Thursday, July 16, 2009

Why Be Good? Part 2

At the opposite end of the philosophical spectrum from the Stoics are the Epicureans, who believed that freedom from fear and the absence of pain were the ultimate in happiness and that happiness was the highest good. Epicurus himself said that the best life was found in simple pleasures and that a person should not pursue those desires which might not always be satisfied (e.g., a desire for rich food or sex), because the resulting disappointment and frustration would upset a person's tranquility and happiness. In sum, he believed that best kind of life was one which maximized pleasures (even if they are small and simple) and minimized pain and difficulty.

It seems to me that, just as certain strains of Christianity lean toward Stoicism, certain other varieties lean toward an Epicurean view of life. I am thinking here of those Christians who believe that it is never God's will for a person to fall seriously sick and not be healed, never God's will for a person to suffer his/her entire life with a chronic illness or handicap, and never God's will for our desires to be frustrated for the greater glory of God. The "name it and claim it" folks probably wouldn't state their beliefs that baldly, but certainly their operational theology seems to veer awfully close to this. It's as though those of us who follow a crucified God can somehow expect to have the king's X over every negative aspect of our lives, with God as some sort of cosmic genie who grants us far more than the three wishes of Aladdin's lamp.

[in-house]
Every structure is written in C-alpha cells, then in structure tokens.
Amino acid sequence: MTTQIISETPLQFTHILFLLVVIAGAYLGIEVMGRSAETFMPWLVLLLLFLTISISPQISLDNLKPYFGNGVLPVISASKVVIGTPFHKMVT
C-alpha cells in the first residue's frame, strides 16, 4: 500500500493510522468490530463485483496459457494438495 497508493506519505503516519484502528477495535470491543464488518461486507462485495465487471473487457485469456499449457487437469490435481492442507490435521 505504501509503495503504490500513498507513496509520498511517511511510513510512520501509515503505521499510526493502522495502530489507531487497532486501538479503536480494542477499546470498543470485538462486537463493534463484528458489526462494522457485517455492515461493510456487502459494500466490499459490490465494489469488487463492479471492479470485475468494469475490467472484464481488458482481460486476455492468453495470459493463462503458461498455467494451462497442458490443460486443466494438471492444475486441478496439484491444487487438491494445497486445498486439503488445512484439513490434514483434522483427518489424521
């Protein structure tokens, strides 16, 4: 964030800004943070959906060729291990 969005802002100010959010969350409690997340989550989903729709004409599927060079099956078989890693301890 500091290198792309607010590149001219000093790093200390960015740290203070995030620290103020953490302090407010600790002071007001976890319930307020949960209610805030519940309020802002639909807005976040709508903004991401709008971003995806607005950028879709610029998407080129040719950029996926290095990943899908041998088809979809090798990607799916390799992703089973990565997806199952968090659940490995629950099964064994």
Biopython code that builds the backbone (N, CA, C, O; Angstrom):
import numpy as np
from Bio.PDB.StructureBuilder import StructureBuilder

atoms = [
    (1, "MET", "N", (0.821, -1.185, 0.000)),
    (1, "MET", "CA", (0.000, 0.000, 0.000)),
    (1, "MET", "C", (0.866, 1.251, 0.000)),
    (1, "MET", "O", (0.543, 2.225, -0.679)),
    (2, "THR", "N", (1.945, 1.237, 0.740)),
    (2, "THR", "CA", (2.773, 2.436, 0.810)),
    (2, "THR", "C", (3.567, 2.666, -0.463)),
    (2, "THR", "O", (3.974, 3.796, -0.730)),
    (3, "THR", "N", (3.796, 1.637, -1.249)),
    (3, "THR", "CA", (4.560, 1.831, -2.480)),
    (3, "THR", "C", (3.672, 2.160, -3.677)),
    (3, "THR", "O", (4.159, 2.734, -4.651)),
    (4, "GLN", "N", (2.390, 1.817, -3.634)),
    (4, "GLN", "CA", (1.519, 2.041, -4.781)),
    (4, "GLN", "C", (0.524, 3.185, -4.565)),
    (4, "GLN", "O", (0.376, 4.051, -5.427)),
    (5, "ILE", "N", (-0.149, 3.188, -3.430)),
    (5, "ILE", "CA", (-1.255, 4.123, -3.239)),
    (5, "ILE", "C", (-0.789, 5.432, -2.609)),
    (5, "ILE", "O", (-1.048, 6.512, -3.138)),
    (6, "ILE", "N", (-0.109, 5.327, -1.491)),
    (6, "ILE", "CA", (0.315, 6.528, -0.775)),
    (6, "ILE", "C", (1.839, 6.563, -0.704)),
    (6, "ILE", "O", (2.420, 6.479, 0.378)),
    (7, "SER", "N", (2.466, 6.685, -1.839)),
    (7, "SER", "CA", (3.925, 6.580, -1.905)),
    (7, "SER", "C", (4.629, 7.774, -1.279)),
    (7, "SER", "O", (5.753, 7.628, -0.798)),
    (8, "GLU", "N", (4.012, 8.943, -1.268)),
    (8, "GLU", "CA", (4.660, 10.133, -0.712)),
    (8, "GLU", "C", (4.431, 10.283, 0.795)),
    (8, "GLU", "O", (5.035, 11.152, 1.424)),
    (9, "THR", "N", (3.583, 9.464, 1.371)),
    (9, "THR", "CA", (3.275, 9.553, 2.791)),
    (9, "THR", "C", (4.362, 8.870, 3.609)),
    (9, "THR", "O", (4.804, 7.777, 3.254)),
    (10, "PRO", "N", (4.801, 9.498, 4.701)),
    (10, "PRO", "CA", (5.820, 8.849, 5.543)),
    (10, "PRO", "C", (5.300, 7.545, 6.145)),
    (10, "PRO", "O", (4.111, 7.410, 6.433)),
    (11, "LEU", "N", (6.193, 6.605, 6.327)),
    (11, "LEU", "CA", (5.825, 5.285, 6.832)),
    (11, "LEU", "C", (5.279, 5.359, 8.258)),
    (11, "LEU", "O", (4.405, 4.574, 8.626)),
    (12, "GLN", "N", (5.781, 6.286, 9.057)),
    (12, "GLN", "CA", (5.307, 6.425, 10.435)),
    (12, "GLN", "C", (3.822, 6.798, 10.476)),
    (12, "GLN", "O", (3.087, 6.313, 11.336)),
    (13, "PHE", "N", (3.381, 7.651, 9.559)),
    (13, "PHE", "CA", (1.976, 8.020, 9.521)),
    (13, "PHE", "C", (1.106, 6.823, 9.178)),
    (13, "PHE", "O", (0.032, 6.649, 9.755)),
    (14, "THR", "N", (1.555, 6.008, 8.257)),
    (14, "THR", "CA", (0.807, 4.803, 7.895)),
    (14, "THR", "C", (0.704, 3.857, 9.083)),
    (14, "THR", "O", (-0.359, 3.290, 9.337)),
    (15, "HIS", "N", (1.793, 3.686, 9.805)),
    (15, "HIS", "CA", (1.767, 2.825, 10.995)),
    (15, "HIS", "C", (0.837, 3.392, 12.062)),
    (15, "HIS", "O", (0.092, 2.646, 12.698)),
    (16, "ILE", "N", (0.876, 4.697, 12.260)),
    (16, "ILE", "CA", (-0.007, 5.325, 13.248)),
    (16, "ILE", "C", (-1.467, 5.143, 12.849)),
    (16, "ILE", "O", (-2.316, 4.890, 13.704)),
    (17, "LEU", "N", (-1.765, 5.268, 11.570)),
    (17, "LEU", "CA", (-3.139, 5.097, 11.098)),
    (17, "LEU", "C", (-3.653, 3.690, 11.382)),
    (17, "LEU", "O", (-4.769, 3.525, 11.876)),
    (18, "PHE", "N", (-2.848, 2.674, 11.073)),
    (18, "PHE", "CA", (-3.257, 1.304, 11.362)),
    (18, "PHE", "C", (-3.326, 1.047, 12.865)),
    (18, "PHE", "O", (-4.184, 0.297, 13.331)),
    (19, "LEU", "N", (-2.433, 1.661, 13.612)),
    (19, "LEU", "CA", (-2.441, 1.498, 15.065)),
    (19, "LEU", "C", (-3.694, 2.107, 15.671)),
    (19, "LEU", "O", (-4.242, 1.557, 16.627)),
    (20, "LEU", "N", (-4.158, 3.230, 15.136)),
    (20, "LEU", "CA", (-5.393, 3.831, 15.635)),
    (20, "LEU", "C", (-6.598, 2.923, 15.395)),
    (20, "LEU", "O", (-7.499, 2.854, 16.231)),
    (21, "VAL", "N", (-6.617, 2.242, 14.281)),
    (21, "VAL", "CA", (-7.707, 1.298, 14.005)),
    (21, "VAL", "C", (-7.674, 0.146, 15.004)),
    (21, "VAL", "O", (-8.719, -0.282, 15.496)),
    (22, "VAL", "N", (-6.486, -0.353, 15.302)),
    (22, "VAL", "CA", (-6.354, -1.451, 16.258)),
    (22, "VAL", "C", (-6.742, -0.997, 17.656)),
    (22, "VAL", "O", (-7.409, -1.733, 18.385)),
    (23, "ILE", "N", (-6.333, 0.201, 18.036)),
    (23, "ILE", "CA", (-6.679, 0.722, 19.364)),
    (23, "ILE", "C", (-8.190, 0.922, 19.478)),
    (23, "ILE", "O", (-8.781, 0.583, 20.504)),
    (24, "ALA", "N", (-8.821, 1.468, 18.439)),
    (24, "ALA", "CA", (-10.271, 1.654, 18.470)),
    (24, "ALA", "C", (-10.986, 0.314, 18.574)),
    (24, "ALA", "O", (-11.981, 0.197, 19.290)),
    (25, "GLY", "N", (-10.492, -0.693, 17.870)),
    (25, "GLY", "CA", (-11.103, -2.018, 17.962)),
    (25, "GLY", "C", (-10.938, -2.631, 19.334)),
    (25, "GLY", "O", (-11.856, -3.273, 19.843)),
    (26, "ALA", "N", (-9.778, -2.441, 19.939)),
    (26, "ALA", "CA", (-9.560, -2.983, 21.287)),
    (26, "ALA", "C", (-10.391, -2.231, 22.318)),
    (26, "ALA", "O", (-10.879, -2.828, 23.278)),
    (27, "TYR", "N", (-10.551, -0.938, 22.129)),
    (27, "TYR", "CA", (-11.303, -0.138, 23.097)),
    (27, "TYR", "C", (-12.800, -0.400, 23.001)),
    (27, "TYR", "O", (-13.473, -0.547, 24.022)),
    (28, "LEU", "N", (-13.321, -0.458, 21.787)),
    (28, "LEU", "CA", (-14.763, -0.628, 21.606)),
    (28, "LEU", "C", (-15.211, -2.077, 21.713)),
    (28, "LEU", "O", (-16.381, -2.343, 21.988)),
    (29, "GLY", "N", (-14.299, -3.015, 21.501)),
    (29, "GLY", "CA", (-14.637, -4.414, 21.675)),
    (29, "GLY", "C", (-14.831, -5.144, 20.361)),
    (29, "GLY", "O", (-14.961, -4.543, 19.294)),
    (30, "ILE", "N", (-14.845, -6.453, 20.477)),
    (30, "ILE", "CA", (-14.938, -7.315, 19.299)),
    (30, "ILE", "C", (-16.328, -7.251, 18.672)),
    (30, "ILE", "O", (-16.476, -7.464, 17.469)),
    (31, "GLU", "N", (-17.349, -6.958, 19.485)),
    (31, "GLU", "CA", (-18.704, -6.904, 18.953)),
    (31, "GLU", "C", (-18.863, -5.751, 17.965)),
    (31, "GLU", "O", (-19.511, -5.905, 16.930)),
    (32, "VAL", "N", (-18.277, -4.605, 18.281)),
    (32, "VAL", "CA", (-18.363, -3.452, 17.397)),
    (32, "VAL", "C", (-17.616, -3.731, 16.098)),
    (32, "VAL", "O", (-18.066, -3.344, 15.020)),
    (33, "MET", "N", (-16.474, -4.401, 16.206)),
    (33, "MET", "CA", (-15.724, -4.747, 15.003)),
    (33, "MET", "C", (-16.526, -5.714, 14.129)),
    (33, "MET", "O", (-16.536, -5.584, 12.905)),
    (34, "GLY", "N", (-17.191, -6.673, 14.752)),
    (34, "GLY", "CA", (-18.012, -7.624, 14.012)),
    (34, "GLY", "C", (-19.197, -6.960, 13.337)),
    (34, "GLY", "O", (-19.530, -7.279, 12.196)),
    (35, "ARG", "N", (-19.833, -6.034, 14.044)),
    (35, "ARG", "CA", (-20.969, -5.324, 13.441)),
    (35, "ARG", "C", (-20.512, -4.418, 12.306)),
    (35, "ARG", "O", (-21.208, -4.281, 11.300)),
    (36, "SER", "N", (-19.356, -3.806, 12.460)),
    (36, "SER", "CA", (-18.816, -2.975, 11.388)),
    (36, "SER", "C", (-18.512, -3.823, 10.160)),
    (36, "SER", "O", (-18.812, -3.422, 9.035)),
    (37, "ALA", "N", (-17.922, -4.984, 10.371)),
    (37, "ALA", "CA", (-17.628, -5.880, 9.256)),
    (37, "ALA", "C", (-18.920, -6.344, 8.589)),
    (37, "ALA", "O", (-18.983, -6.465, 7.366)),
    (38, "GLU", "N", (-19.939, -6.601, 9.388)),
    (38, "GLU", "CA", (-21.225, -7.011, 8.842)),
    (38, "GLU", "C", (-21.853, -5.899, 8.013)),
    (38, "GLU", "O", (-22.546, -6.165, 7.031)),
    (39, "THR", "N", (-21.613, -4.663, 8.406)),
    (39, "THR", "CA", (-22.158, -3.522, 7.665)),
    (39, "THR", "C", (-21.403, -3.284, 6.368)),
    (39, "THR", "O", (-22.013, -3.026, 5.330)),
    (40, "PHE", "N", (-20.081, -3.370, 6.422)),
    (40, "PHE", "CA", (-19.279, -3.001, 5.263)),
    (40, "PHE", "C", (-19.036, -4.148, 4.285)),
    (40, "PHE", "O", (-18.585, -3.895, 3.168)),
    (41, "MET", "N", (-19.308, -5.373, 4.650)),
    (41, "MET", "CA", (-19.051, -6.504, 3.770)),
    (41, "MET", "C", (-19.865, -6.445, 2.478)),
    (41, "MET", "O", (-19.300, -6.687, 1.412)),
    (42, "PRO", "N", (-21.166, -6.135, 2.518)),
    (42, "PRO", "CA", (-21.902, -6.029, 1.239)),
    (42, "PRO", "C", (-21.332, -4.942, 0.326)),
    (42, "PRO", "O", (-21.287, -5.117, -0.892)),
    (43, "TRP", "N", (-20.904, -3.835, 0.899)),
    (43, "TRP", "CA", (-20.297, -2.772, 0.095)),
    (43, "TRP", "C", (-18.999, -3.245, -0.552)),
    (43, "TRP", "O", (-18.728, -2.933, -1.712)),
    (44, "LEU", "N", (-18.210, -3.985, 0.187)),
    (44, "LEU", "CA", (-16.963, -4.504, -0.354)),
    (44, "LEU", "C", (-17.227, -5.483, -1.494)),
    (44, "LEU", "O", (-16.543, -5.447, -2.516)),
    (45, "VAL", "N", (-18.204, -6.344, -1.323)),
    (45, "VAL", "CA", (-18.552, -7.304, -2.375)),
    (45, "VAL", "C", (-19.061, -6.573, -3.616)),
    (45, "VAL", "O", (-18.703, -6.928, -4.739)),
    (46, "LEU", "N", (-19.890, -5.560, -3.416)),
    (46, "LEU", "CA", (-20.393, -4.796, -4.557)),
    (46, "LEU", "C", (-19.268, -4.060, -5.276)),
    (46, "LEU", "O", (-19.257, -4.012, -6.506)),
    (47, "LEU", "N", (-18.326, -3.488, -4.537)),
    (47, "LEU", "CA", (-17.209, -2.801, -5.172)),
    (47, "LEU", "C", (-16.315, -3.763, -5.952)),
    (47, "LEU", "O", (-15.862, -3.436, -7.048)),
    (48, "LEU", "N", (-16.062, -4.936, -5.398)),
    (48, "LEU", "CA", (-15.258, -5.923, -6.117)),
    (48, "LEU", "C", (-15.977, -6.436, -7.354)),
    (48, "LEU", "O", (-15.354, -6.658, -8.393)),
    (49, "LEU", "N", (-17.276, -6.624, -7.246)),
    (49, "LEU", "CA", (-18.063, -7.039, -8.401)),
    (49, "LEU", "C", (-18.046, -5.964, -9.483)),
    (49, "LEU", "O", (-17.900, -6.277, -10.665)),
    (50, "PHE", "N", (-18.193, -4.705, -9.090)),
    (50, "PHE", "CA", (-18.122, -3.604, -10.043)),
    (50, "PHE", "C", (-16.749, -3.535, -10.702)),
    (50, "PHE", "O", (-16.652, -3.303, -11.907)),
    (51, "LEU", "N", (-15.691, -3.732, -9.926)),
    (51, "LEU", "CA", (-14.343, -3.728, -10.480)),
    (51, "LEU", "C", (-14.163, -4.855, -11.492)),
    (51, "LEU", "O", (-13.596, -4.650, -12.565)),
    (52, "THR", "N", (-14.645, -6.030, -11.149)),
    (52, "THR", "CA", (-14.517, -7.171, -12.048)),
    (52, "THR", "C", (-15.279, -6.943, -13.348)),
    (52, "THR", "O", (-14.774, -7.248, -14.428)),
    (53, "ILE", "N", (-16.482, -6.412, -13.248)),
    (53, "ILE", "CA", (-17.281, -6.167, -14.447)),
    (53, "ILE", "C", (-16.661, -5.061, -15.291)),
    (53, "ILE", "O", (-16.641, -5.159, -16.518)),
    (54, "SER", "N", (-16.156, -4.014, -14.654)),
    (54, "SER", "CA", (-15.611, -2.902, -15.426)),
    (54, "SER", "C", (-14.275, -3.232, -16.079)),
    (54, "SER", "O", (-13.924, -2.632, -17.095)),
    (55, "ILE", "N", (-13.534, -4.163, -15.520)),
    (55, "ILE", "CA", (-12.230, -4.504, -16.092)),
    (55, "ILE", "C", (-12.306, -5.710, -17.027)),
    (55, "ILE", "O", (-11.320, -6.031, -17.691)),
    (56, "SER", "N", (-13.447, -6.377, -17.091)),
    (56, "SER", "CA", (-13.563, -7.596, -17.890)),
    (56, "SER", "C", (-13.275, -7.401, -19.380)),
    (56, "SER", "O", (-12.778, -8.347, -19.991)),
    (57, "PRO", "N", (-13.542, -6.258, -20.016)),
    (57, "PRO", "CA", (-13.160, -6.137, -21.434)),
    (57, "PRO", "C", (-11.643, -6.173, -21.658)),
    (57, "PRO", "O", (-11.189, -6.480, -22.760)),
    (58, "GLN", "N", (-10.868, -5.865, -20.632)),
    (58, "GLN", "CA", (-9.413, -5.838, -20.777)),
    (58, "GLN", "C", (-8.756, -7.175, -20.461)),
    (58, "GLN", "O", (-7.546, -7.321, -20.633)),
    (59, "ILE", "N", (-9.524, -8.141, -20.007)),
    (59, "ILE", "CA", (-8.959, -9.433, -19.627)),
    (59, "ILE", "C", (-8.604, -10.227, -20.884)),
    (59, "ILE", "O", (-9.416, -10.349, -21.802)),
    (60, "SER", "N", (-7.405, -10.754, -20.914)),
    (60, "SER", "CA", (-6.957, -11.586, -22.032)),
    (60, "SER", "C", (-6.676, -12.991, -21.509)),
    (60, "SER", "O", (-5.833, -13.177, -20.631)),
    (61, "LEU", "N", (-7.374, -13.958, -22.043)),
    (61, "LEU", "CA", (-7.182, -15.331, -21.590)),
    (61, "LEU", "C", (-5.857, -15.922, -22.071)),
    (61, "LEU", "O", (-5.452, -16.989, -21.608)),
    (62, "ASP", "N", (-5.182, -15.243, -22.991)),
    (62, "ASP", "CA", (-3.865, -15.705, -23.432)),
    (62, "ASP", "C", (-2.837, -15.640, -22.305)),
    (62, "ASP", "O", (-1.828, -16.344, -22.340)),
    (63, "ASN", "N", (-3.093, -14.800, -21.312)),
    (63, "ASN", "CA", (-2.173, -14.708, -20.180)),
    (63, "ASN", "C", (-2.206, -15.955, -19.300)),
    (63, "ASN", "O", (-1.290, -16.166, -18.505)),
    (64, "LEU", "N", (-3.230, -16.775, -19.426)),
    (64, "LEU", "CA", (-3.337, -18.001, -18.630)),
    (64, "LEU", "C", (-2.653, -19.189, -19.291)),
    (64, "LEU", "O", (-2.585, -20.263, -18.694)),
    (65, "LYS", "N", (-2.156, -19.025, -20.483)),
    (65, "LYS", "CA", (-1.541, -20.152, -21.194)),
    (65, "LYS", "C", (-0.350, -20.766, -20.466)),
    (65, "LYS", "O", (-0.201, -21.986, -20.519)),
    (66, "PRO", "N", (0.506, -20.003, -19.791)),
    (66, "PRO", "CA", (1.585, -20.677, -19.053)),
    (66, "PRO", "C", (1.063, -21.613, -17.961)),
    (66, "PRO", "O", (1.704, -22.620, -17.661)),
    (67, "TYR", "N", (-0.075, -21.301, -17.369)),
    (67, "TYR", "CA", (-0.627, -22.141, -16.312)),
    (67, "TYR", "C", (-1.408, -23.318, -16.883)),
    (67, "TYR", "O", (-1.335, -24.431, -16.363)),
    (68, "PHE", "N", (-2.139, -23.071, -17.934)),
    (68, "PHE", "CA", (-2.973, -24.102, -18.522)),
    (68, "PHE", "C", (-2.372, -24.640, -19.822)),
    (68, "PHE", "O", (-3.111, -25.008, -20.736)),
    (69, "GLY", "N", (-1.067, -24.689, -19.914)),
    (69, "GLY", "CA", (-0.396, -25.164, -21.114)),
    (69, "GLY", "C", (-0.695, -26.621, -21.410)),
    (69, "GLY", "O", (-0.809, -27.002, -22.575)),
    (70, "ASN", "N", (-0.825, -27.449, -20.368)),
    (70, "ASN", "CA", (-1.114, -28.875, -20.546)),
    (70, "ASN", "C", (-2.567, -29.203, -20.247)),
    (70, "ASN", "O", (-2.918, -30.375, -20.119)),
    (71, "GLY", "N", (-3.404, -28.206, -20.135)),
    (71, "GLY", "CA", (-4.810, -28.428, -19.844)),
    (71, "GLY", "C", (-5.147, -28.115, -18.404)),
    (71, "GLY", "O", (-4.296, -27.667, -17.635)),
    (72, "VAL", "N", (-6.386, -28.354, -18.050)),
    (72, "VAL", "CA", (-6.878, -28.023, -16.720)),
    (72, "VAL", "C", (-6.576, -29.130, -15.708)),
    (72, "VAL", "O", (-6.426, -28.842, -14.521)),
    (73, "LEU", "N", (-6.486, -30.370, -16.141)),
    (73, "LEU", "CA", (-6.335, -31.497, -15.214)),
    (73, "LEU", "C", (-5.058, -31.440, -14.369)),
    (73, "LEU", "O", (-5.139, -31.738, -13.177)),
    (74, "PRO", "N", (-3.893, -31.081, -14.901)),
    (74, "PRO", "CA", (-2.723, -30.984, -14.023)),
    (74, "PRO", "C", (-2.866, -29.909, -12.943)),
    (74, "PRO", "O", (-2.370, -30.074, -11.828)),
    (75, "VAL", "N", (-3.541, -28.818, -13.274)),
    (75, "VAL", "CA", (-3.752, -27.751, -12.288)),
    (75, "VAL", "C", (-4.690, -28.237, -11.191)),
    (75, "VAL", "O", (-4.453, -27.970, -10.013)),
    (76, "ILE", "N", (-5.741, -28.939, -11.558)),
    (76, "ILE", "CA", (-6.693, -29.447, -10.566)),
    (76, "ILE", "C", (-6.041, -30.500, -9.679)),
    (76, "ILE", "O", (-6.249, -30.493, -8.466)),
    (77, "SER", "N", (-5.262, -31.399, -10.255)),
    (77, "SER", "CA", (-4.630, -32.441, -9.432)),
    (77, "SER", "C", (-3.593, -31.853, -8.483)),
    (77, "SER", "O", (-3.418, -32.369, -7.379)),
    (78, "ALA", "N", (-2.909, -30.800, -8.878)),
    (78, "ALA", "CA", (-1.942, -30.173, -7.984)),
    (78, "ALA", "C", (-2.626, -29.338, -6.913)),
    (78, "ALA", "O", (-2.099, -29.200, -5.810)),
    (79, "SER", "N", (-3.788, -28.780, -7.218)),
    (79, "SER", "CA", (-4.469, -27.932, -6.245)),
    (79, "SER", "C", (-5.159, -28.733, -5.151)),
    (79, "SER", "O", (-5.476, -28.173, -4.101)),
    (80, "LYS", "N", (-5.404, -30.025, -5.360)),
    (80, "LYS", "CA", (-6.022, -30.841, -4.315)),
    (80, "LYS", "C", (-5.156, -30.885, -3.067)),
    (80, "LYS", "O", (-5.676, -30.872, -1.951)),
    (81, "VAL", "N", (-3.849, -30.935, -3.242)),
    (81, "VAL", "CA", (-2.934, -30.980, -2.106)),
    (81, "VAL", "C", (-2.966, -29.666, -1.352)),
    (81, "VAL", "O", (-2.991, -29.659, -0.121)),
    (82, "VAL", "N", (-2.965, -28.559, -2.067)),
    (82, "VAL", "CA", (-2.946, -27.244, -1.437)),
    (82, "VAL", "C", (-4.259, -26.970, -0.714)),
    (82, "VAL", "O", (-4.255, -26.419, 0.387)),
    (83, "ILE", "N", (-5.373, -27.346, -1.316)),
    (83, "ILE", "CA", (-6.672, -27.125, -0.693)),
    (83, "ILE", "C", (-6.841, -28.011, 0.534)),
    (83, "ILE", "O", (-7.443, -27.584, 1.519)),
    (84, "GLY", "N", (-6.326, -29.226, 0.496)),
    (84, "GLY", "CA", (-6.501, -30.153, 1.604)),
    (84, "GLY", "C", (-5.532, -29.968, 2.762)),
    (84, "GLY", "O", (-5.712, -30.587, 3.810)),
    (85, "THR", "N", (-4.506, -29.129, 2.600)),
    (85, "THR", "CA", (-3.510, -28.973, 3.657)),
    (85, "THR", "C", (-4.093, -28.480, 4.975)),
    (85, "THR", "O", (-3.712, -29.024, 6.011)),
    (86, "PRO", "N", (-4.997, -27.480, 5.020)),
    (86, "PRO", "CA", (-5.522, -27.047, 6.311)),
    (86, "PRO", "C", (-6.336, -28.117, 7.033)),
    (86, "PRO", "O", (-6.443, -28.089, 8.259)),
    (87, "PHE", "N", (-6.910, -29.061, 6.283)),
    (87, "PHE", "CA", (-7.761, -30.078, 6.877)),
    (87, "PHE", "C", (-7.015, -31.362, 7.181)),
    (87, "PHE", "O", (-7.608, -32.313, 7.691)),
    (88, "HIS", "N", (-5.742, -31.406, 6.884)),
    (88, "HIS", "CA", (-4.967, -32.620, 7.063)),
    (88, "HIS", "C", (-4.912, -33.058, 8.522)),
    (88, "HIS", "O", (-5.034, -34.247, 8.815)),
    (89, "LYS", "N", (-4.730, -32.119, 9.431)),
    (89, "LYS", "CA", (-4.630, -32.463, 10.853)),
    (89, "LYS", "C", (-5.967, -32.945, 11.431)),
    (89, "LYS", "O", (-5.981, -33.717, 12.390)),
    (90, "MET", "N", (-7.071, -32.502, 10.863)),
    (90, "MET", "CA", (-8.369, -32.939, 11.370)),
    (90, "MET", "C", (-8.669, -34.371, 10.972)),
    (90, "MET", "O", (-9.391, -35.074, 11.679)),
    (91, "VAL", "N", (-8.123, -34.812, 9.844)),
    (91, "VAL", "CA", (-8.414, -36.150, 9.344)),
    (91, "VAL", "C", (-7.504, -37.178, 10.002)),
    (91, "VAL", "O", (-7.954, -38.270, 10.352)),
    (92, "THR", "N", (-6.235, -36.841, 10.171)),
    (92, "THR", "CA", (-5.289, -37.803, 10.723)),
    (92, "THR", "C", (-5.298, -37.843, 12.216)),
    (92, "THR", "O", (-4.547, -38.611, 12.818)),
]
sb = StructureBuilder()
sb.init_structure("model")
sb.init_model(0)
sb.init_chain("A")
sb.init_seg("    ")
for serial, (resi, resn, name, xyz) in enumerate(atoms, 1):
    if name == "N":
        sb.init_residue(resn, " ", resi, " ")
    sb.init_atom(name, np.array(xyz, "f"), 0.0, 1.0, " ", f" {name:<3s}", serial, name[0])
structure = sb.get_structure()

As a pastor, I have known many people over the years who think of God in these terms, and I find this kind of belief system both sad and dangerous. Sad, because it totally misunderstands the greatness and glory of God, who not only uses suffering to accomplish great good (of which the Cross is the supreme example!), but also is present with us in our suffering. Besides which, this kind of theology of God makes Christianity into the kind of mercenary enterprise that Satan accused Job of being involved in (i.e. "Does Job fear God for nothing?...But stretch out your hand and strike everything he has, and he will surely curse you to your face" -v. 1:9-11) It's also dangerous, because when, inevitably, God doesn't deliver in the way that those who follow this line of thinking believe He should, very often it shipwrecks their faith, a situation from which many never recover.

But Christian behavior is supposed to be motivated by more than mere duty (Stoicism) or the continuation of pleasant circumstances (Epicureanism). More tomorrow...

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